Material and methods


All experimental procedures were conducted in accordance with the Guide for the Care and Use of Laboratory Animals, and were approved by Northwestern University’s Animal Care and Use Committee and the National Institutes of Health. NPC1-KO mice (BALB/cNctr-Npc1m1N, also known as NPCnih) were obtained from The Jackson Laboratory (Stock No: 003092). Wild-type (WT) and NPC1-KO mice were obtained by heterozygous breeding. Genotyping was outsourced to Transnetyx (Cordova, TN). Mice younger than 2.5 months (age) were used to avoid complications from neurological dysfunction due to loss of NPC1. 499-prestin-KI mice that carry the V499G/Y501H mutation in the prestin gene were maintained on the original 129S6/C57Bl6J background [16]. 499-KI mice younger than 1 month of age were used to minimize OHC loss [8]. In all experiments, both males and females were tested.

HPβCD and HPβCD/salicylate treatments

WT and 499-prestin-KI mice were injected with saline or HPβCD (Sigma, H107) dissolved in saline (0.9% NaCl) subcutaneously as described previously [45]. For low-dose (4000 mg/kg) treatment, mice were repeatedly injected four times once per week for four weeks. For high-dose (8000 mg/kg) treatment, mice were injected once. For oral administration of salicylate, adult mice (P32–43) were supplied with drinking water containing 3 mg/ml sodium salicylate for 7 days prior to high-dose HPβCD subcutaneous injection. Salicylate water bottles were changed twice per week. Animals were returned to regular water 24 h after HPβCD injection. For intraperitoneal administration of salicylate, mice (P32–45) were first injected with sodium salicylate (245 mg/kg) a day before HPβCD treatment. Approximately, 16 h later, a second salicylate injection was administered as described before [57]. Within 1 h, mice were screened using DPOAEs and auditory brainstem responses (ABR), and then injected with 8000 mg/kg HPβCD subcutaneously, i.e., ~ 1 h after the second salicylate injection. Since salicylate is known to be eliminated from the blood after 8 h in mice [44], these animals were also supplied with water containing 3 mg/ml sodium salicylate, but returned to regular water 24 h after HPβCD injection. Control mice were supplied with regular water and injected with saline. Auditory function was measured before and after HPβCD injection.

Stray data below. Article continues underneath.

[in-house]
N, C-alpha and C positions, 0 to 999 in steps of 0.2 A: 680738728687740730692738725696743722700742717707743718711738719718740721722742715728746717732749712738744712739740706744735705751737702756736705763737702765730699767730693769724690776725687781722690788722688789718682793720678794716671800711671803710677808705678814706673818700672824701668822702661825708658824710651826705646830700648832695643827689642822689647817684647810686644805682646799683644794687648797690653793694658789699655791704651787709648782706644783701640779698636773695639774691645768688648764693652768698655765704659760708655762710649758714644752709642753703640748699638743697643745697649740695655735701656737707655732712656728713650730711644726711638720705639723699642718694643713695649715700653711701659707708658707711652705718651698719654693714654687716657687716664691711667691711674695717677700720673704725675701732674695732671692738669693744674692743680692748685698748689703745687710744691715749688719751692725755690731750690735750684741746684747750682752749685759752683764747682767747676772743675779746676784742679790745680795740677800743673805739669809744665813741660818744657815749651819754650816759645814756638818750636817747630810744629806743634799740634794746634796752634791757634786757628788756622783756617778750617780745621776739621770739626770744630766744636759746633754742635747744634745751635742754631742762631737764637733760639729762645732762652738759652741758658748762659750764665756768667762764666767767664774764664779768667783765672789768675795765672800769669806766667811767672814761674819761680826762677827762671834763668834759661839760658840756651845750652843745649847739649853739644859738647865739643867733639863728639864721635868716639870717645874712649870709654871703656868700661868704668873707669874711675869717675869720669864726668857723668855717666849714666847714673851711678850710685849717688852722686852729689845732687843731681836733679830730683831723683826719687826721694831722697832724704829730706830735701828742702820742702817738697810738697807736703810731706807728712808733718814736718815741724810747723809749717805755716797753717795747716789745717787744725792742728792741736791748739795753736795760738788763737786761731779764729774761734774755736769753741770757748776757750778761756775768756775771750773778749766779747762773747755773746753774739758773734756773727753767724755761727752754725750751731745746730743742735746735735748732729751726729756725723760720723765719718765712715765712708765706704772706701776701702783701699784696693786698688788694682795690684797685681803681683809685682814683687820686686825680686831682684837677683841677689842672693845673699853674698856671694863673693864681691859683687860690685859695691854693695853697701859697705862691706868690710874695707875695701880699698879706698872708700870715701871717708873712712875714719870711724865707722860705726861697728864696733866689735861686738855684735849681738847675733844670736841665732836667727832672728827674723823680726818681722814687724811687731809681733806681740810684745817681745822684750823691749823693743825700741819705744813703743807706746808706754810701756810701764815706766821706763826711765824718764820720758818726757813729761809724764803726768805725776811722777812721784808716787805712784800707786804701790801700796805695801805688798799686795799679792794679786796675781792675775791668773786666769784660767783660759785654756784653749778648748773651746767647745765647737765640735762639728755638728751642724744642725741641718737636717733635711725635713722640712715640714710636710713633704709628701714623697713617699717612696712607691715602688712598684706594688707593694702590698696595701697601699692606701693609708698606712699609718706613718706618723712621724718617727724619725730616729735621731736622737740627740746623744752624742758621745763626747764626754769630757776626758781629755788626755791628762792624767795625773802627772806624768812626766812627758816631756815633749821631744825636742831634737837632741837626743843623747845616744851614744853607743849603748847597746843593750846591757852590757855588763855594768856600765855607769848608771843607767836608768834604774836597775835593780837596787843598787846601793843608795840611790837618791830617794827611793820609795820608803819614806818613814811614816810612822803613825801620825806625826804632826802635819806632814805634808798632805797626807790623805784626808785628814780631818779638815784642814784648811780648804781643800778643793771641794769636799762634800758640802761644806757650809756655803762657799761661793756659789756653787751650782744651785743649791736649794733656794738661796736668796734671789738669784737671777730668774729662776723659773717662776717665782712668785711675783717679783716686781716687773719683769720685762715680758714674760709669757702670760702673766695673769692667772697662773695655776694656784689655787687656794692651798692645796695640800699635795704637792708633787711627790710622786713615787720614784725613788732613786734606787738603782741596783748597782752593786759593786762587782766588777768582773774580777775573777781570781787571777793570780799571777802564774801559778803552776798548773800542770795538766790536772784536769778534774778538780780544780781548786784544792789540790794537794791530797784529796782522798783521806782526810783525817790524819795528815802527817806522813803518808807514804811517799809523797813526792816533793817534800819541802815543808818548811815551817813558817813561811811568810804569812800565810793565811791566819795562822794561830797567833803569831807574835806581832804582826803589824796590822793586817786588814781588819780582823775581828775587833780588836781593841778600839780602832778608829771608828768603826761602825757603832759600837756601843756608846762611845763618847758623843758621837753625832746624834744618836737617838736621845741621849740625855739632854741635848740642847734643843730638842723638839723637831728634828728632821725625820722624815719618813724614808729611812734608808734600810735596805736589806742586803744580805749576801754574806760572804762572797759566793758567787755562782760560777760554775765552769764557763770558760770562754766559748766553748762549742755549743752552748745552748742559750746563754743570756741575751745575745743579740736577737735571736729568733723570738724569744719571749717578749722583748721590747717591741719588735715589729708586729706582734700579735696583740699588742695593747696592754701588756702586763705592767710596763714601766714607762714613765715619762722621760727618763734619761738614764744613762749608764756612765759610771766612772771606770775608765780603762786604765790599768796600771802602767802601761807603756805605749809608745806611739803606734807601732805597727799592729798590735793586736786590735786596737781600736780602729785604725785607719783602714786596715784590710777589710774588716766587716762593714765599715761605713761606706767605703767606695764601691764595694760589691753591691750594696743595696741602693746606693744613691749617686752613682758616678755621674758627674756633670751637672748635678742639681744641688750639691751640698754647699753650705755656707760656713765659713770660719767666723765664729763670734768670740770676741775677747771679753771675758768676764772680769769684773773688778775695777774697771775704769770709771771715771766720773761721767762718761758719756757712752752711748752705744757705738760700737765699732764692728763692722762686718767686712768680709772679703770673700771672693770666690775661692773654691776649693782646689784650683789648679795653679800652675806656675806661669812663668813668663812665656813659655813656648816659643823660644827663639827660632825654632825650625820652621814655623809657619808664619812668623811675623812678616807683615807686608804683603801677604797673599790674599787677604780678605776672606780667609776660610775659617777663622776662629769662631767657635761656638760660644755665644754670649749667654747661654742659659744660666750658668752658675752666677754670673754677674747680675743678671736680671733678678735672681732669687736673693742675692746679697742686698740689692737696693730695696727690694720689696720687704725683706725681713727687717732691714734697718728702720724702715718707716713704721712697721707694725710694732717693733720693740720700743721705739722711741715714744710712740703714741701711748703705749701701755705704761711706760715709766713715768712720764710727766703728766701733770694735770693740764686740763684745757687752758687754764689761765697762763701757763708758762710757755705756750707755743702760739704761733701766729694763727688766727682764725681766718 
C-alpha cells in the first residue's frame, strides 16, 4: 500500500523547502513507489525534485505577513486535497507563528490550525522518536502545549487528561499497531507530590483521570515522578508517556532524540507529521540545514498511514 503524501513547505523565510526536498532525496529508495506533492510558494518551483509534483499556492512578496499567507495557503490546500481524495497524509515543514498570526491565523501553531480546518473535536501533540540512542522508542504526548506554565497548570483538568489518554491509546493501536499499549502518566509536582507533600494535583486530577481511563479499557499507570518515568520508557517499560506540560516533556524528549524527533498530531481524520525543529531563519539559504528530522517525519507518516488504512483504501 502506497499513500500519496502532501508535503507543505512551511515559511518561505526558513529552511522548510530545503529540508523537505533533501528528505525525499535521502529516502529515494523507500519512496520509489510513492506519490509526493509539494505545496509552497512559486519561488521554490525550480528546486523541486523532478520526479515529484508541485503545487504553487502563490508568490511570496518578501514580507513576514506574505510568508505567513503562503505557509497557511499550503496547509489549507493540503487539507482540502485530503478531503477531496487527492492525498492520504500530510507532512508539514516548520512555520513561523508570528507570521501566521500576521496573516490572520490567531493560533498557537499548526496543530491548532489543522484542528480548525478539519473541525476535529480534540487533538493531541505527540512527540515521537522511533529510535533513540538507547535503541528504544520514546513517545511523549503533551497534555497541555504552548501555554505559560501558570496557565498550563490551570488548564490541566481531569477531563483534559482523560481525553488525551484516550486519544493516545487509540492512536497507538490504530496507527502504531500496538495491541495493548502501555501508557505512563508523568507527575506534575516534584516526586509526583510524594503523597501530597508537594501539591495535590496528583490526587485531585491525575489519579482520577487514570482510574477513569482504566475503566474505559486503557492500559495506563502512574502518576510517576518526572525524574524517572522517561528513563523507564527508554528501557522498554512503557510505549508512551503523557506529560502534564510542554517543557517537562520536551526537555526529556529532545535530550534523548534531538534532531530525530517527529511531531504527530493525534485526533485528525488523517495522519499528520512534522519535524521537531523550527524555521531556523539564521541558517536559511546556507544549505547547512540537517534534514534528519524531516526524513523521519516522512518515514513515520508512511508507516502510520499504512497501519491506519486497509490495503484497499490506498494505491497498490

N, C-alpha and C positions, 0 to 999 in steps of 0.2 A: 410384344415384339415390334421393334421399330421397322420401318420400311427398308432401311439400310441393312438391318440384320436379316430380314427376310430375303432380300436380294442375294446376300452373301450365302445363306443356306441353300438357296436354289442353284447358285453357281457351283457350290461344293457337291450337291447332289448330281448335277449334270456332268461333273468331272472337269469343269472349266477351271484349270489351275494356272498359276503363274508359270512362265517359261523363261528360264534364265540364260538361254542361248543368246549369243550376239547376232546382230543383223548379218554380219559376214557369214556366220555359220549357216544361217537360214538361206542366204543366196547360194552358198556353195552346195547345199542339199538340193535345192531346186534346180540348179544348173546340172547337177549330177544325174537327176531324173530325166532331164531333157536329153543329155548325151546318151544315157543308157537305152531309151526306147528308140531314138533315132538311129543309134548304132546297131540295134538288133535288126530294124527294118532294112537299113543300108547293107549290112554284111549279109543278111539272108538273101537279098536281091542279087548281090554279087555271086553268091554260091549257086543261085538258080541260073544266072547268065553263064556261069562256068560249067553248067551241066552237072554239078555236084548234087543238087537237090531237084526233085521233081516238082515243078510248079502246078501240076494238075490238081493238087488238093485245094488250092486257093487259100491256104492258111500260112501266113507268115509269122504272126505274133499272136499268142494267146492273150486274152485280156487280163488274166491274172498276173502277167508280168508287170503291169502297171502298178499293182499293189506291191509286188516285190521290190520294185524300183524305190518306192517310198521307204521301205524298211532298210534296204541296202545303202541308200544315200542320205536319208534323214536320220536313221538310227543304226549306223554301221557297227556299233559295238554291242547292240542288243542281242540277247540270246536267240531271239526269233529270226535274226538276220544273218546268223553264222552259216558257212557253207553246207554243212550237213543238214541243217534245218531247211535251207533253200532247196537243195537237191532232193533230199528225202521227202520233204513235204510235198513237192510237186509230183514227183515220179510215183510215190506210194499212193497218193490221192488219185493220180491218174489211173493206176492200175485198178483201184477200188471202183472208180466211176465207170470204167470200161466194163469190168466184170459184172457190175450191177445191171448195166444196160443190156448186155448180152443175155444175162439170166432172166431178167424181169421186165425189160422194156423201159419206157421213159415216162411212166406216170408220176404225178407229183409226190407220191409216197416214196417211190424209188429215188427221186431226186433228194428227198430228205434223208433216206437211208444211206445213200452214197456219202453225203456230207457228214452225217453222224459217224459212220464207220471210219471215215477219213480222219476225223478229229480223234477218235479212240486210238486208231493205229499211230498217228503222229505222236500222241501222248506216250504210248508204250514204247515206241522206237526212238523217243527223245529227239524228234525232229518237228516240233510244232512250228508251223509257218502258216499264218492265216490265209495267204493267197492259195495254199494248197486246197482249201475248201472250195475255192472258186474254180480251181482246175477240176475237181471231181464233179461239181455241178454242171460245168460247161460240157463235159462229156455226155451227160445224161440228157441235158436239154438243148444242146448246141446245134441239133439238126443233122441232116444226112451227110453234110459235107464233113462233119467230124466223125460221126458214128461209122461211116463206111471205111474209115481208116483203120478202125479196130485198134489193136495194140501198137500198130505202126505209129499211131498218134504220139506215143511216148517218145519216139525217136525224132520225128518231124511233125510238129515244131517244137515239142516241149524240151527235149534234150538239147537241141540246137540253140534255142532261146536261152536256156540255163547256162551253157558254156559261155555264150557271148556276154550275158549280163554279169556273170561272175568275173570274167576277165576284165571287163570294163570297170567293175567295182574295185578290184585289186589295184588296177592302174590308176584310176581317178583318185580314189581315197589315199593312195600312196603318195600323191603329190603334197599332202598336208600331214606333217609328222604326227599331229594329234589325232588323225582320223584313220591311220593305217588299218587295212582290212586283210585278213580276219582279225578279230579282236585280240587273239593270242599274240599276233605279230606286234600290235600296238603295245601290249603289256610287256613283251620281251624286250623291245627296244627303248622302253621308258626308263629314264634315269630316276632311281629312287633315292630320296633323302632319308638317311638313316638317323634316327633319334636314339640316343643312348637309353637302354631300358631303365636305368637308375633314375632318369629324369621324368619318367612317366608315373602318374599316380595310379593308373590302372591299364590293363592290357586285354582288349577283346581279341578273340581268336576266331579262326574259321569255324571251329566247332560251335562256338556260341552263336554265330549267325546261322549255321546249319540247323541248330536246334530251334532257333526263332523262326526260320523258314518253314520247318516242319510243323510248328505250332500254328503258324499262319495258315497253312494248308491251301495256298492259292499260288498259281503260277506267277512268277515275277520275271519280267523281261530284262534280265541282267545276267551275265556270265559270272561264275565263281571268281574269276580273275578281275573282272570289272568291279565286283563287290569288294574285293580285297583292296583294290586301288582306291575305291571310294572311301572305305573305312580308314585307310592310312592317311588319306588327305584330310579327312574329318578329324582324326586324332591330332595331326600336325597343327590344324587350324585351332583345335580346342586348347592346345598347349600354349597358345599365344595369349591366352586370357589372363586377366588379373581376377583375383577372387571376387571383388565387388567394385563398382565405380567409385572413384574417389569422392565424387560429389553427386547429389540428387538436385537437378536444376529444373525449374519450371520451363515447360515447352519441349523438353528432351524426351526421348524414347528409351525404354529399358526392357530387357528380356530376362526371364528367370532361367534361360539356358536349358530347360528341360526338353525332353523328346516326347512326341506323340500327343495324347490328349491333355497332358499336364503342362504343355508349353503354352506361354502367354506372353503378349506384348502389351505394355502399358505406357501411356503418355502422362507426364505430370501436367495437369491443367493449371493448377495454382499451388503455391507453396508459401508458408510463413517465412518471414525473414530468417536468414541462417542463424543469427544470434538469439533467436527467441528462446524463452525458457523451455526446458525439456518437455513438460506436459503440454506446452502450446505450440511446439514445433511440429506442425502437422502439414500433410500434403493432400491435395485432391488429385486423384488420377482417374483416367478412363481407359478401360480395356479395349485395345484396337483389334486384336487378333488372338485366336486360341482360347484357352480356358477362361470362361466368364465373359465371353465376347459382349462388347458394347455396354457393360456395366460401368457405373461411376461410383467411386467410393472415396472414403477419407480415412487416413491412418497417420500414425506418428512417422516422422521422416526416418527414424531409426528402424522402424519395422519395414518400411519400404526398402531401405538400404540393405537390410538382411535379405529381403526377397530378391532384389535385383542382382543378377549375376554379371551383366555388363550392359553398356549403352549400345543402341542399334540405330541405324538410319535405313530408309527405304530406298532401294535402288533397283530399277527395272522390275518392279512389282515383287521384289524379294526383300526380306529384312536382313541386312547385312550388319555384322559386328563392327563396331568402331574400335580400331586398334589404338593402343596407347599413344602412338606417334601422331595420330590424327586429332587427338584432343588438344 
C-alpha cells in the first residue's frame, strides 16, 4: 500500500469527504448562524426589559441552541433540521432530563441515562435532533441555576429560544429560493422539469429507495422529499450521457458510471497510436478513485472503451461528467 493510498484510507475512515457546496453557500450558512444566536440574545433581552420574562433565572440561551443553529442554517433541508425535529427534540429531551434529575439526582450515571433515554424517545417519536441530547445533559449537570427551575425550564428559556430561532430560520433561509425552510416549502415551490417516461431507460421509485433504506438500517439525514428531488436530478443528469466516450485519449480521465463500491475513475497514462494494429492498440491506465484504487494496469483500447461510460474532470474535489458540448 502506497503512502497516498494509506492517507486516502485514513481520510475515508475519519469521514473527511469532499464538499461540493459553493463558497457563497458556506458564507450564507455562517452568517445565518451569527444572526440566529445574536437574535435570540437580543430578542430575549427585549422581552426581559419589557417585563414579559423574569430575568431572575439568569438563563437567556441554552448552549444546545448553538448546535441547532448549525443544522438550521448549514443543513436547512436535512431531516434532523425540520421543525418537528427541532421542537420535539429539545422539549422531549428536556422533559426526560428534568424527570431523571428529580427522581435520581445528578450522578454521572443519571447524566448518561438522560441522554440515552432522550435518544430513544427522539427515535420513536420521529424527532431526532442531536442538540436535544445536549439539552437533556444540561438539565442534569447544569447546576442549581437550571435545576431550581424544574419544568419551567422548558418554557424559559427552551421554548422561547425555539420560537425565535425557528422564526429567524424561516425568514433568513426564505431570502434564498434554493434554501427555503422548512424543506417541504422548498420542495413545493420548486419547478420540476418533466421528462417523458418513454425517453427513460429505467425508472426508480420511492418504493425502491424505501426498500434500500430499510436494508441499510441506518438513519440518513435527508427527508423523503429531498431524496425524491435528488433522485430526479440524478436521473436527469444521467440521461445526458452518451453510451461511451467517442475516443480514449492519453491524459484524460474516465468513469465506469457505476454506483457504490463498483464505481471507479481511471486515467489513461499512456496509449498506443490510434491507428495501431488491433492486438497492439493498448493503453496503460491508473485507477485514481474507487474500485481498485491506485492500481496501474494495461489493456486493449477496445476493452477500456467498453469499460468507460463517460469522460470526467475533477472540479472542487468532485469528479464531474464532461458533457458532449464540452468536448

Cochlear in vivo physiology

WT and NPC1-KO mice were anaesthetized with intraperitoneal injections of ketamine (100 mg kg− 1) and xylazine (10 mg kg− 1). Additional doses were given throughout the experiment to maintain a surgical level of anesthesia. During data collection, body temperature was maintained using a heating blanket. DPOAE were measured by presenting the two stimulating primaries (f2/f1 = 1.2) at 70 dB SPL or when the level of f1 was 50 dB SPL and the level of f2 as 35 dB SPL. Growth or input-output functions were also acquired for f2 = 12 kHz and for f2 = 27 kHz. For these measurements, the level of f1 was always 10 dB higher than that for f2. In order to obtain a measure of sensitivity, DPOAE thresholds were determined as the level of f1 that generated 2f1-f2 of 0 dB. ABRs to tone-burst stimuli were then collected to document the output of the cochlea, as well as the brainstem. For these recordings, subcutaneous electrodes were inserted at the vertex and the mastoid with each response measured relative to the indifferent electrode inserted into the opposite shoulder/neck region. Calibration was performed quasi-free field as reported previously [36]. Thresholds were determined by noting the signal level where the ABR waveform disappeared into the noise. Because the number of averages increased as signal level decreased (5 dB step size), the noise level was ~ 0.2 microvolts. Further details on how these recordings are made appear in a previous publication [9]. All DPOAE and ABR measurements were completed on the same day.